identity nat vs policy nat

Answered Question
Apr 27th, 2009

Is using identity nat as compared to nat exemption merely a preference, or are there benefits to one over the other? I've changed all of my identity nats over to policy nat, but I'm not sure (other than ease of reading and it doesn't add to the xlate table) if there are any other benefits I'm not seeing.

Thanks,

John

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Correct Answer by Jon Marshall about 7 years 8 months ago

John

To be honest with you i think the terminology is way too complicated.

According the doc policy NAT is where you specify TCP/UDP ports in your acl rather than just src/dst IP's.

I tend to think of in more simple terms, perhaps because i am fundamentally quite a simple person :-).

1) Dynamic NAT with or without acl's, NAT or PAT.

2) static NAT with or without acl's.

For both of the above the acl's merely define the source IP's to be Natted.

3) Policy NAT - the ability to translate the same address to multiple different IP's based on src and dst IP and TCP/UDP port.

4) NAT exemption - don't do NAT at all.

Why the docs have to confuse things with identity NAT i don't know. I actually had to look that term up !. The above works well for me altho others may take issue with it.

As for which to use. Well if you don't want to NAT then NAT exemption saves an entry in the xlate table as you say.

Jon

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Jon Marshall Mon, 04/27/2009 - 10:00

John

Just to clarify, what do you mean by policy NAT. Could you have a look at this document which covers policy NAT, identity NAT (both static and dynamic) and NAT exemption -

http://www.cisco.com/en/US/products/ps6120/products_configuration_example09186a008046f31a.shtml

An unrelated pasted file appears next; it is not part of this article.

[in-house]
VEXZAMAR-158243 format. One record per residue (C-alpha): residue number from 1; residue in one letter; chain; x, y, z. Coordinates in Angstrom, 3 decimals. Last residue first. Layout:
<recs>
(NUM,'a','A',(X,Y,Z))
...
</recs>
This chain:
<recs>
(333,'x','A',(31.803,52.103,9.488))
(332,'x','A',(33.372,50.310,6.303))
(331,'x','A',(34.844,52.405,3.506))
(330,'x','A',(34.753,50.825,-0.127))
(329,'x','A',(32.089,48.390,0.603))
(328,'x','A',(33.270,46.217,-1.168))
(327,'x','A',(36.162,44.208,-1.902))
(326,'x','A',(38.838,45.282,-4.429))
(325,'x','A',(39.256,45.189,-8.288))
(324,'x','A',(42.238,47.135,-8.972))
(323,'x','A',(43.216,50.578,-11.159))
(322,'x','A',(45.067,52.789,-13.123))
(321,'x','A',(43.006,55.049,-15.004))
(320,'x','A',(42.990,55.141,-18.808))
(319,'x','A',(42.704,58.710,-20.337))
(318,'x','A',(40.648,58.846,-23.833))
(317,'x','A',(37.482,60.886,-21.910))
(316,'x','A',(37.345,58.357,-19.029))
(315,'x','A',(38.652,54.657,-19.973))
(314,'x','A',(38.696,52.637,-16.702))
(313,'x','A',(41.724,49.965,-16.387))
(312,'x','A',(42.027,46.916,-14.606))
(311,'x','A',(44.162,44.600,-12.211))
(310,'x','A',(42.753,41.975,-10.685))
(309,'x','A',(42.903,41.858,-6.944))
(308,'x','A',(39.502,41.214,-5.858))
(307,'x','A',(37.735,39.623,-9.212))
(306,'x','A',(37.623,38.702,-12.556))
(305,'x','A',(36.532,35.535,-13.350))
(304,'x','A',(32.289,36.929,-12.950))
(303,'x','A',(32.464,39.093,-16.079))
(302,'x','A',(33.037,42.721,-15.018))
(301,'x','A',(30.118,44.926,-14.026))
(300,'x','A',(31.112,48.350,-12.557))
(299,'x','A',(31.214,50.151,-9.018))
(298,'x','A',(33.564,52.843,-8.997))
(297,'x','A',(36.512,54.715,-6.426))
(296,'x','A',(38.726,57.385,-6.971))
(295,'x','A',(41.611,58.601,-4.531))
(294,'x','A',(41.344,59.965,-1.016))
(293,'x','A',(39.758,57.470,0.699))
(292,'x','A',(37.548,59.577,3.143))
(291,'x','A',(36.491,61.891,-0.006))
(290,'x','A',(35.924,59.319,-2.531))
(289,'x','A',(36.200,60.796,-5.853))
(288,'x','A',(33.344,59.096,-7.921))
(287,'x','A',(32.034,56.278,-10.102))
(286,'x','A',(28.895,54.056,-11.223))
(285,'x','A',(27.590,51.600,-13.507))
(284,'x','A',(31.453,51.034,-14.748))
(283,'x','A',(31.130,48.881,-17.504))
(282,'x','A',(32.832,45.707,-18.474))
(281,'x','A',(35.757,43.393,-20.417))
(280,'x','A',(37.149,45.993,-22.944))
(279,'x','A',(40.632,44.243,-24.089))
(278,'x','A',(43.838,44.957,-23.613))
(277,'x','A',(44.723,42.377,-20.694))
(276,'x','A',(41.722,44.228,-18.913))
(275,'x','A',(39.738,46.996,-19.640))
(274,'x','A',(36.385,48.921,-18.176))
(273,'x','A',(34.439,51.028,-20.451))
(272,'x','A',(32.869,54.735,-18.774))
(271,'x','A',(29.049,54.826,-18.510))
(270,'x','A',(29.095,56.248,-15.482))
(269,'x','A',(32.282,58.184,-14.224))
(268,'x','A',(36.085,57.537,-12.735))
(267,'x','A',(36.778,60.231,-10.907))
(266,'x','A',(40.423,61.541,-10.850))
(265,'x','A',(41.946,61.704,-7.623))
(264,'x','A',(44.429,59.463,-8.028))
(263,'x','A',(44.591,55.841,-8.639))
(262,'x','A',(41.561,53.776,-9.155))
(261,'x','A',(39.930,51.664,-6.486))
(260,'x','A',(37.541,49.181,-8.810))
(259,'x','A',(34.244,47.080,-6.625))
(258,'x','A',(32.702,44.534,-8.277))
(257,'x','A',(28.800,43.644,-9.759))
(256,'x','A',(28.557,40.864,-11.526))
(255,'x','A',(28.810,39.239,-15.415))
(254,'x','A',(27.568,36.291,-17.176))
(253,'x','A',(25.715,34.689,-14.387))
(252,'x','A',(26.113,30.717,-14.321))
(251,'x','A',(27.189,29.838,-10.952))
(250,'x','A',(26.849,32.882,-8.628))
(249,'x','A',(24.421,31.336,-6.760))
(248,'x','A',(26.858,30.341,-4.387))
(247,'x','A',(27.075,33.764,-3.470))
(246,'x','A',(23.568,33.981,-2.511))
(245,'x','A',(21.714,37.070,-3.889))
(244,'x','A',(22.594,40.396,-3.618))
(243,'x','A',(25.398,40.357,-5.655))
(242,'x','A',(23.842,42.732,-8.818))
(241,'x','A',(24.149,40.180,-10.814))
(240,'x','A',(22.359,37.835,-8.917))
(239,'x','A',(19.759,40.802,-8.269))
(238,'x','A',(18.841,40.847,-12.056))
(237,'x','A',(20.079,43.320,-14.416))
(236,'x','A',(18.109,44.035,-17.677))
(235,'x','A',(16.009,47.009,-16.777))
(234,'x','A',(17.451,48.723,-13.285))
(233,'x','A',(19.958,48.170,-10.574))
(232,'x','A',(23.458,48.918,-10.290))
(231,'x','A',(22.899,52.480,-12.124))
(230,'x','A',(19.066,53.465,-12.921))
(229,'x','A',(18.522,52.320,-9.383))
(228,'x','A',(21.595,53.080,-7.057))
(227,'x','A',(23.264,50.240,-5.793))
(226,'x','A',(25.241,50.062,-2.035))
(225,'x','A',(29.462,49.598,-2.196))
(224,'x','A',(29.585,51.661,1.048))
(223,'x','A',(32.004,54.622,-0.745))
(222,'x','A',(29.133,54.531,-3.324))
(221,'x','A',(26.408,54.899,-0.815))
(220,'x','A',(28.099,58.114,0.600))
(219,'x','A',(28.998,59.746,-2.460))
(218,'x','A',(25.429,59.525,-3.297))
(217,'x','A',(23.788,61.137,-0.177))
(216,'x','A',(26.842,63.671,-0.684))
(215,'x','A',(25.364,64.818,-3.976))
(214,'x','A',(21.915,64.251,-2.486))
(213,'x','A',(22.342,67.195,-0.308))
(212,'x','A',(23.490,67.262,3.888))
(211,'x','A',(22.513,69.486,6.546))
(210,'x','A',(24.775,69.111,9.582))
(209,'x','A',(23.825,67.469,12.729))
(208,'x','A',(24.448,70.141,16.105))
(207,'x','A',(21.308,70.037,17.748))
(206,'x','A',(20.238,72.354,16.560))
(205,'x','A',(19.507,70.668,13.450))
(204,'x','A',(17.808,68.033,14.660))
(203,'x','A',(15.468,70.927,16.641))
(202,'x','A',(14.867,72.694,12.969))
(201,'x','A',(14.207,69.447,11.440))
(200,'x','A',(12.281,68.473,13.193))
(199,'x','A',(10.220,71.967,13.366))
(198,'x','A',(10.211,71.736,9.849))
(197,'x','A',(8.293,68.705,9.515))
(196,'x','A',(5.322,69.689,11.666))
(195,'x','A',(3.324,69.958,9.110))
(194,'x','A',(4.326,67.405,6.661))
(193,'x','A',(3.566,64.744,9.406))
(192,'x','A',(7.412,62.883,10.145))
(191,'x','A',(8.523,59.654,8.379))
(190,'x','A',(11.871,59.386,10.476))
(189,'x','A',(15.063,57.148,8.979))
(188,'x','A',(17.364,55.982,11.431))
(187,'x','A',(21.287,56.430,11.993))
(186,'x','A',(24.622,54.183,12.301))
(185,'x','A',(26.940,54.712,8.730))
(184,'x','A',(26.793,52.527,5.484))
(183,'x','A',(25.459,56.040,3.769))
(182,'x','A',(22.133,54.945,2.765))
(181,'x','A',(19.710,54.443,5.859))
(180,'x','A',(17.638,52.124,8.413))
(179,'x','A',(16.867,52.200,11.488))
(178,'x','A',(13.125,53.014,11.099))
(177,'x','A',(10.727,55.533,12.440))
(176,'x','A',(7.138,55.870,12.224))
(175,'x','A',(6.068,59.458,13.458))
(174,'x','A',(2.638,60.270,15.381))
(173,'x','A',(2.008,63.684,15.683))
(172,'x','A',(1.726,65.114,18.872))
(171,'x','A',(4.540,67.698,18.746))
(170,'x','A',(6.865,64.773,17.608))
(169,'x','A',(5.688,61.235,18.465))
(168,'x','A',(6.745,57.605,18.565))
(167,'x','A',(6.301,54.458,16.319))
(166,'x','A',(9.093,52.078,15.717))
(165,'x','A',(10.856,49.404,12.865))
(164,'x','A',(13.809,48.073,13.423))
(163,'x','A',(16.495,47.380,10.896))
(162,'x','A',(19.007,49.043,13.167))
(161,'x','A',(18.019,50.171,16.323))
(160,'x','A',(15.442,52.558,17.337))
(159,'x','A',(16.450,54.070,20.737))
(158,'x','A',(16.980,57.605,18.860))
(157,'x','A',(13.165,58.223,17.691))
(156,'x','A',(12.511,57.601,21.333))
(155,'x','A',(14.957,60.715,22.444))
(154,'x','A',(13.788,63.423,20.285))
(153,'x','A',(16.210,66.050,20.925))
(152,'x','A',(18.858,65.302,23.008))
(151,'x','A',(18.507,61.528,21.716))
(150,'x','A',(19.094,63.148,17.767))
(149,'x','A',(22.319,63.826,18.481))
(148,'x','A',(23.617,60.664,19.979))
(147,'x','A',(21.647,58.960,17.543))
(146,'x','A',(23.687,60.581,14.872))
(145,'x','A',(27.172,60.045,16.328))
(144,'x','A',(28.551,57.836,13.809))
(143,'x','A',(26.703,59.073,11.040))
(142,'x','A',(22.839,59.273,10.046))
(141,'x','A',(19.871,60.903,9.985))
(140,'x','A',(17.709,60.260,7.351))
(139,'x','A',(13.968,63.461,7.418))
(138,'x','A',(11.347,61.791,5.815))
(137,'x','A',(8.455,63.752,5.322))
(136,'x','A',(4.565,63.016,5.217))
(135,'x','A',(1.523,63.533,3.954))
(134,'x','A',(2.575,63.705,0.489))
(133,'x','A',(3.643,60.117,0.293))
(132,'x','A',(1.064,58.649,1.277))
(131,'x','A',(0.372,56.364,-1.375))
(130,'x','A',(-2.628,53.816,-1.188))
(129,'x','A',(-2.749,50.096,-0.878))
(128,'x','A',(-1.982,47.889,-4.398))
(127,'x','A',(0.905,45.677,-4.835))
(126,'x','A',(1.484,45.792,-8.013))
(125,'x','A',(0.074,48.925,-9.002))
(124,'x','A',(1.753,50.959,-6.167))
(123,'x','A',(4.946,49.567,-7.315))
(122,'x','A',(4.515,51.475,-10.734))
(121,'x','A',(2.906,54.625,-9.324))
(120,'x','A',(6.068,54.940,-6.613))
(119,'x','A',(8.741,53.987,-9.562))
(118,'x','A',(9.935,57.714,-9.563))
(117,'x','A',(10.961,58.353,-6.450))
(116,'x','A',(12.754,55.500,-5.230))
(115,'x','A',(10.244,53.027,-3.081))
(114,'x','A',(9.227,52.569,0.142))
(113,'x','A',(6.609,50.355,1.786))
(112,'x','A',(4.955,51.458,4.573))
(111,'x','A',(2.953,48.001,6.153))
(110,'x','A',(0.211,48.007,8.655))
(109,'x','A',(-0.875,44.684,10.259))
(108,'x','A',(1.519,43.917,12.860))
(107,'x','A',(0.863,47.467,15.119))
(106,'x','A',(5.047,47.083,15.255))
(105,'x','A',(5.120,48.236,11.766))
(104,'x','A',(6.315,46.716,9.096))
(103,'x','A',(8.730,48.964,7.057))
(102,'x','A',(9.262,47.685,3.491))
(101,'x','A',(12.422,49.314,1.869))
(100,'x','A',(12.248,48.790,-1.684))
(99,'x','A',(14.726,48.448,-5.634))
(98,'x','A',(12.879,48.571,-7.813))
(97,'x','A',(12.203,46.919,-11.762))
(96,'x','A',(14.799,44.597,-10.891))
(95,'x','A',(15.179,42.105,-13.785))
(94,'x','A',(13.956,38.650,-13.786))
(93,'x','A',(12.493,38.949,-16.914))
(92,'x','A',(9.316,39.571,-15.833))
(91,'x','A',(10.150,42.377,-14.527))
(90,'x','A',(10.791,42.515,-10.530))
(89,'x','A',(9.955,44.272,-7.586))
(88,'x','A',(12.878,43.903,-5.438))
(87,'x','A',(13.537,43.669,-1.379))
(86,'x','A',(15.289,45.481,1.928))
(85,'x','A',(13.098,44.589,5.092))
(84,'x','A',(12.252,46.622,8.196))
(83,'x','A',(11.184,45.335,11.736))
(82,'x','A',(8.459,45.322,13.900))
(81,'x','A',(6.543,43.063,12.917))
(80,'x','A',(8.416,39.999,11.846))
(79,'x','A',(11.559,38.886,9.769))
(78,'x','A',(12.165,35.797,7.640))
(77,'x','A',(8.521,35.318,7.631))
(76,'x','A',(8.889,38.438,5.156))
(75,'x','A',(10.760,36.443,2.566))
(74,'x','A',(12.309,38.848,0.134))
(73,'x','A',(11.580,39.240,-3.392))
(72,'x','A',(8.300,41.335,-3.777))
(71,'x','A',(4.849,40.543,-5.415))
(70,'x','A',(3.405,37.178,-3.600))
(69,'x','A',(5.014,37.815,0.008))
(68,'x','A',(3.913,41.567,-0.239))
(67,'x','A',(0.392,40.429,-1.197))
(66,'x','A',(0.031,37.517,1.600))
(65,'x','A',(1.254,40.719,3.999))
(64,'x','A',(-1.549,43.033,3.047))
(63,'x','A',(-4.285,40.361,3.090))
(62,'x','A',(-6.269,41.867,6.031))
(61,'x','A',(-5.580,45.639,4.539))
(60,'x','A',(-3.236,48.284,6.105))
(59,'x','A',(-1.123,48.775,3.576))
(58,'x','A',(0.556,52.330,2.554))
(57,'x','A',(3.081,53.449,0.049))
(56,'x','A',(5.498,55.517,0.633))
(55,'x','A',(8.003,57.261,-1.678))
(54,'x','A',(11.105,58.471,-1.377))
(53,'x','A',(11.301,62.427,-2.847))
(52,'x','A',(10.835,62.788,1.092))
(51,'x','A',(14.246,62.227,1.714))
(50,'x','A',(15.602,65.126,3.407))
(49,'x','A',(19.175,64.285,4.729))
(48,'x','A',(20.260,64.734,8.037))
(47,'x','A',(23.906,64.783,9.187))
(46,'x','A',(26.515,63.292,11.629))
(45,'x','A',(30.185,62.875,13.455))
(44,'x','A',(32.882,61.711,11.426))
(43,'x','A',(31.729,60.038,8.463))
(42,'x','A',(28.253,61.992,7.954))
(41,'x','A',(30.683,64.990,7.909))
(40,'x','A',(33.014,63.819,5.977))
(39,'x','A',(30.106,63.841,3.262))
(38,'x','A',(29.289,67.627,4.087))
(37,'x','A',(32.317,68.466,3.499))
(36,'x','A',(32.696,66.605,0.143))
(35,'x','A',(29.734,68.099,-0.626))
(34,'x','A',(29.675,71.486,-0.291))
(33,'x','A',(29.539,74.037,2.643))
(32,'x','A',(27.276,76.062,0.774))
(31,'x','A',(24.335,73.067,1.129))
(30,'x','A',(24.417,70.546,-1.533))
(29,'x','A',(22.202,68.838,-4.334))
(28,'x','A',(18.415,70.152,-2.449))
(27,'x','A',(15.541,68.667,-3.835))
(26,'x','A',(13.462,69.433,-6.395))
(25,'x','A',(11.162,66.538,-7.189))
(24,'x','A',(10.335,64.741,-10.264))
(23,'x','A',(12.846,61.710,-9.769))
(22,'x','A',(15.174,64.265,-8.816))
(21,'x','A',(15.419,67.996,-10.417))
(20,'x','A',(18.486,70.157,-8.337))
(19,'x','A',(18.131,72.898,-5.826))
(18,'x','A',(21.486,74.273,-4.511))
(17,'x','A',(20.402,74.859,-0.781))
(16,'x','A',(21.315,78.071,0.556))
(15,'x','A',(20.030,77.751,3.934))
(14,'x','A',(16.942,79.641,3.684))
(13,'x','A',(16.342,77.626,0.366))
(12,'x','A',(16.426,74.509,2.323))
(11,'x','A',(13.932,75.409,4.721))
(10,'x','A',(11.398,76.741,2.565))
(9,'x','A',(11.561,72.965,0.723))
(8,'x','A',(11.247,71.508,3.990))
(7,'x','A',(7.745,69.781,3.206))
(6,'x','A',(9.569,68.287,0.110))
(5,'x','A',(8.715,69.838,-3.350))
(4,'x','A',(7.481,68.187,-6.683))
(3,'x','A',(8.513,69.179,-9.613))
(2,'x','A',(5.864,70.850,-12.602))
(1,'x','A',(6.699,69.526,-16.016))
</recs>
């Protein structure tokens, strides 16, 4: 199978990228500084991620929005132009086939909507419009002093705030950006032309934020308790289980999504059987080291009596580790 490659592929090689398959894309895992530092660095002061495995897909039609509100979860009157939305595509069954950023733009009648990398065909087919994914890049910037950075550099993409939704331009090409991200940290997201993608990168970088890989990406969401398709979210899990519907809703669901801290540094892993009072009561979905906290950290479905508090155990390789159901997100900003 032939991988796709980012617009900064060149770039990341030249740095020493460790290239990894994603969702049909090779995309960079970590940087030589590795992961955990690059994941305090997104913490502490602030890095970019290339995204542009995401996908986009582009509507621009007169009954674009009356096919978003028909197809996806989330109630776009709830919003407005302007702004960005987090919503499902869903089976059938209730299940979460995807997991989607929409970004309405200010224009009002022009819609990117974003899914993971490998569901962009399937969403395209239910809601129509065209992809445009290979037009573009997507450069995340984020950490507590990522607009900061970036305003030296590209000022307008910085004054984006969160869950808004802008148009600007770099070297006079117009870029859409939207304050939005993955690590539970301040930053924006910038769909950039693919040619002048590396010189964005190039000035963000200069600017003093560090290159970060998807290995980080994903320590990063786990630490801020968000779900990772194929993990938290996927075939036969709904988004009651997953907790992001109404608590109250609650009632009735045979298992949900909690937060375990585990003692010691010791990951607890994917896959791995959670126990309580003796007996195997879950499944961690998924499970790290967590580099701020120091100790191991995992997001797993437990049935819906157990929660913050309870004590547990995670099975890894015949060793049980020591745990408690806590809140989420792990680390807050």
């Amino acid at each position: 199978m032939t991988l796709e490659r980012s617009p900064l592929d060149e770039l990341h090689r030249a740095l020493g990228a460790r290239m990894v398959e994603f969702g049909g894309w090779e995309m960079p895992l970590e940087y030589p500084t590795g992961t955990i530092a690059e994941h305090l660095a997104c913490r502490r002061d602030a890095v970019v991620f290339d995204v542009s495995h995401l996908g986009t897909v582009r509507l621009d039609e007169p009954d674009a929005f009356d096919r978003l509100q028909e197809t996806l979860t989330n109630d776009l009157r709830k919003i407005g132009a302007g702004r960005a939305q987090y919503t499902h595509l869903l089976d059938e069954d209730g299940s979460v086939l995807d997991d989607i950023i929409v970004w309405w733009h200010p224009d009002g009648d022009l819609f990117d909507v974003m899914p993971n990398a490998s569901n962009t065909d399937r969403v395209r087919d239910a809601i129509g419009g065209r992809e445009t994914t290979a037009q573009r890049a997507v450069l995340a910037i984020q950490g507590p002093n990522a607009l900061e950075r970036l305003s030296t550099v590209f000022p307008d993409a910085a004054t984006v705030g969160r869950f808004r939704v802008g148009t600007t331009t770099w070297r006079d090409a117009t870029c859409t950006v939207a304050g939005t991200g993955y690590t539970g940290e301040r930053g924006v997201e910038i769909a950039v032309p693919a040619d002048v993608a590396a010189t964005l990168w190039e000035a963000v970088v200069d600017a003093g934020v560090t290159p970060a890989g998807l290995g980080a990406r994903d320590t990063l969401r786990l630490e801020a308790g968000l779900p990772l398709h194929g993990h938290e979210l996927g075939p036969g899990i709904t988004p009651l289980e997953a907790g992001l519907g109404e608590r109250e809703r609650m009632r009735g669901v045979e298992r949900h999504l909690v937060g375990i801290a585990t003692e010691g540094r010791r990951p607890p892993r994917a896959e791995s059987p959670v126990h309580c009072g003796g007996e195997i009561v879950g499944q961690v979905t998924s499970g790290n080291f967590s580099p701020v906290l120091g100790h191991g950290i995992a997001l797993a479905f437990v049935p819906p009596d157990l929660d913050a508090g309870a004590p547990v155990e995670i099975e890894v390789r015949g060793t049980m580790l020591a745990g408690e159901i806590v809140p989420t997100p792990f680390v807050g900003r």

So you may be confusing policy NAT with NAT exemption. Then again you may not and it may be that is confused :-)

Personally i use policy NAT when i want to translate the same source addresses to different addresses depending on the destination address.

Jon

John Blakley Mon, 04/27/2009 - 10:04

Jon,

I was confusing them. :)

policy nat = static (inside,dmz1)...

nat exemption = nat (inside) 0 access-list..

Is that right? I decided to take all of my statics off and move over to nat exemption, but I may go back. I'm not sure what a good deciding factor of doing one over the other is.

Thanks,

John

Correct Answer
Jon Marshall Mon, 04/27/2009 - 10:23

John

To be honest with you i think the terminology is way too complicated.

According the doc policy NAT is where you specify TCP/UDP ports in your acl rather than just src/dst IP's.

I tend to think of in more simple terms, perhaps because i am fundamentally quite a simple person :-).

1) Dynamic NAT with or without acl's, NAT or PAT.

2) static NAT with or without acl's.

For both of the above the acl's merely define the source IP's to be Natted.

3) Policy NAT - the ability to translate the same address to multiple different IP's based on src and dst IP and TCP/UDP port.

4) NAT exemption - don't do NAT at all.

Why the docs have to confuse things with identity NAT i don't know. I actually had to look that term up !. The above works well for me altho others may take issue with it.

As for which to use. Well if you don't want to NAT then NAT exemption saves an entry in the xlate table as you say.

Jon

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